How better information and technology can support social work
Featured article -
26 October 2016
By Mark Nicholas, Strategic Account Manager, Social Care, NHS Digital
A while ago, I was listening to some social workers discussing the reality of information and technology in their day-to-day work. One of the group, an experienced AMPH, described a recent emergency admission of a very ill young man under the Mental Health Act.
After completing the admission, she went straight back to her office to upload her notes to the local authority case record system because she knew her colleagues would need the information in her assessment right away.
She doesn’t have a work laptop, just an ageing desktop computer, so it took her some time to type in the required information. She then had to run up two flights of stairs to another desktop computer and upload the same information again, this time to the hospital system.
I asked how long she spent per day inputting information in this way. She estimated about five hours. How can it make sense for vital public sector services operating under severe resource constraints to have highly skilled professionals wasting time in this way?
Unfortunately, this situation is far from unusual. NHS Digital are currently conducting research with the Social Care Institute for Excellence (SCIE) and the market research organisation GfK to help us understand how technology can help social workers apply their skills where they make most difference. Initial findings show that, although the situation varies between local authorities, many social workers are putting up with poor quality information systems and technology.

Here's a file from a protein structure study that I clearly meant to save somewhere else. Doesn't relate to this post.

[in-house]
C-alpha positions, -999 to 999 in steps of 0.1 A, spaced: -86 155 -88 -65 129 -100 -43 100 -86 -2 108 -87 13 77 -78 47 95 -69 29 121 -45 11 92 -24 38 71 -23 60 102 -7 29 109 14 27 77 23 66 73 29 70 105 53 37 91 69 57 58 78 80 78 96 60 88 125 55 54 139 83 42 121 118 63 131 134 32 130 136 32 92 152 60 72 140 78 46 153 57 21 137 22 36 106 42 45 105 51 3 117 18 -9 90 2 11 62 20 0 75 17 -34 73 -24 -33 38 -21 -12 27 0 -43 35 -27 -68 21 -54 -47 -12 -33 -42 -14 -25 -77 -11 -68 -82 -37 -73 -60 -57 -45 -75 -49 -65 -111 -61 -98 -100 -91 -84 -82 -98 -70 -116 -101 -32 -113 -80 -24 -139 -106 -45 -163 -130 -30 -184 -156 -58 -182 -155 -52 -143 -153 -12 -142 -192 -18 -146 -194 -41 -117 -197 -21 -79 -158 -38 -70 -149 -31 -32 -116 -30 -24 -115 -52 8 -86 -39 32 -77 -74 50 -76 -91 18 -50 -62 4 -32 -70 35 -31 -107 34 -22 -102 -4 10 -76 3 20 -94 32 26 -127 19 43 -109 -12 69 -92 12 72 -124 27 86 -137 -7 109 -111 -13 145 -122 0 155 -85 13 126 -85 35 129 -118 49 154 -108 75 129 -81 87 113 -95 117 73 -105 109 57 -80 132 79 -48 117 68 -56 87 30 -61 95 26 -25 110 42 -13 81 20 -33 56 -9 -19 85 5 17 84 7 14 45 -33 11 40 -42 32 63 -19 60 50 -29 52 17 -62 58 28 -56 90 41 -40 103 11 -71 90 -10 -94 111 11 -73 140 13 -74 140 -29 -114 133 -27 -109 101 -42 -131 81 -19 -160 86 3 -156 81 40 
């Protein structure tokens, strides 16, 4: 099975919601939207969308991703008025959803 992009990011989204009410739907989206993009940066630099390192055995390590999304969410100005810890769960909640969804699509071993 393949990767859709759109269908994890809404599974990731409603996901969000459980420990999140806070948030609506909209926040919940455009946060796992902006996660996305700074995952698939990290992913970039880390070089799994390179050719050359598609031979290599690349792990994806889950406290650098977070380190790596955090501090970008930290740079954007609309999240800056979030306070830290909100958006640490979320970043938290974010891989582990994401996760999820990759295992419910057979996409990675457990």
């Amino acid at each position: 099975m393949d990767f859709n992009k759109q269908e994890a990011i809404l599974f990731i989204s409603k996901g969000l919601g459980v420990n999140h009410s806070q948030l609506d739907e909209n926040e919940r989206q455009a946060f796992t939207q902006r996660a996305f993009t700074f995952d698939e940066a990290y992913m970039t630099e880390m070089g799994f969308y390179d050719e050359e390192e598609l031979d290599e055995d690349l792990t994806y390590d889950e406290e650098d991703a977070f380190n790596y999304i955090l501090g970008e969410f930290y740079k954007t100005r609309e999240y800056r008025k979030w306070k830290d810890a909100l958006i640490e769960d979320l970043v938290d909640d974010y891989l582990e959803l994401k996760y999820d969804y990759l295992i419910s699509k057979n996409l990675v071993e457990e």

Does it have to be like this?
What if the AMPH had a wi-fi enabled tablet connected to her workplace’s case record system? What if, when she first heard about the emergency admission, the tablet automatically downloaded some of the essential information about her service user – prescriptions, past episodes, next of kin etc. – so that she didn’t have to ask him or his family in the middle of their crisis? This would allow her to spend more time using her professional skills to determine the nature of her client’s situation and the best way of dealing with it. At the end of the assessment, she could share details with the service user and family, allowing them to correct errors and get a clearer picture of the next steps. She could upload the assessment to the case record system and expect it to immediately populate the hospital system.
This technology would save hours every day, allowing her to do more of the casework that brought her into the profession in the first place. But, here's the thing: none of this is futurology. All of it is technologically possible right now. The issue is that, to date, there has been little effort to ask social workers what they need and ensure the right technology and information gets to them.
NHS Digital’s role is the national information and technology partner to the health and social care systems and our focus is helping frontline professionals deliver better services.
We are committed to establishing a dialogue with the profession to ensure we understand what social workers’ needs are and where we can contribute. We are starting with the basics, such as being able to send an emailed document between organisations legally and securely, identifying the minimum information that everyone needs to effectively discharge somebody from hospital to social care, and developing simple ways to exchange information without adding to administration. However, we know there is more that we can do, so we are keen to hear views from local authorities and social care professionals.
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How can the social work role be supported, now and in the future, through the use of information and technology? Phase 1 findings will be launched at the National Child and Adult Services conference on 3 November 2016.
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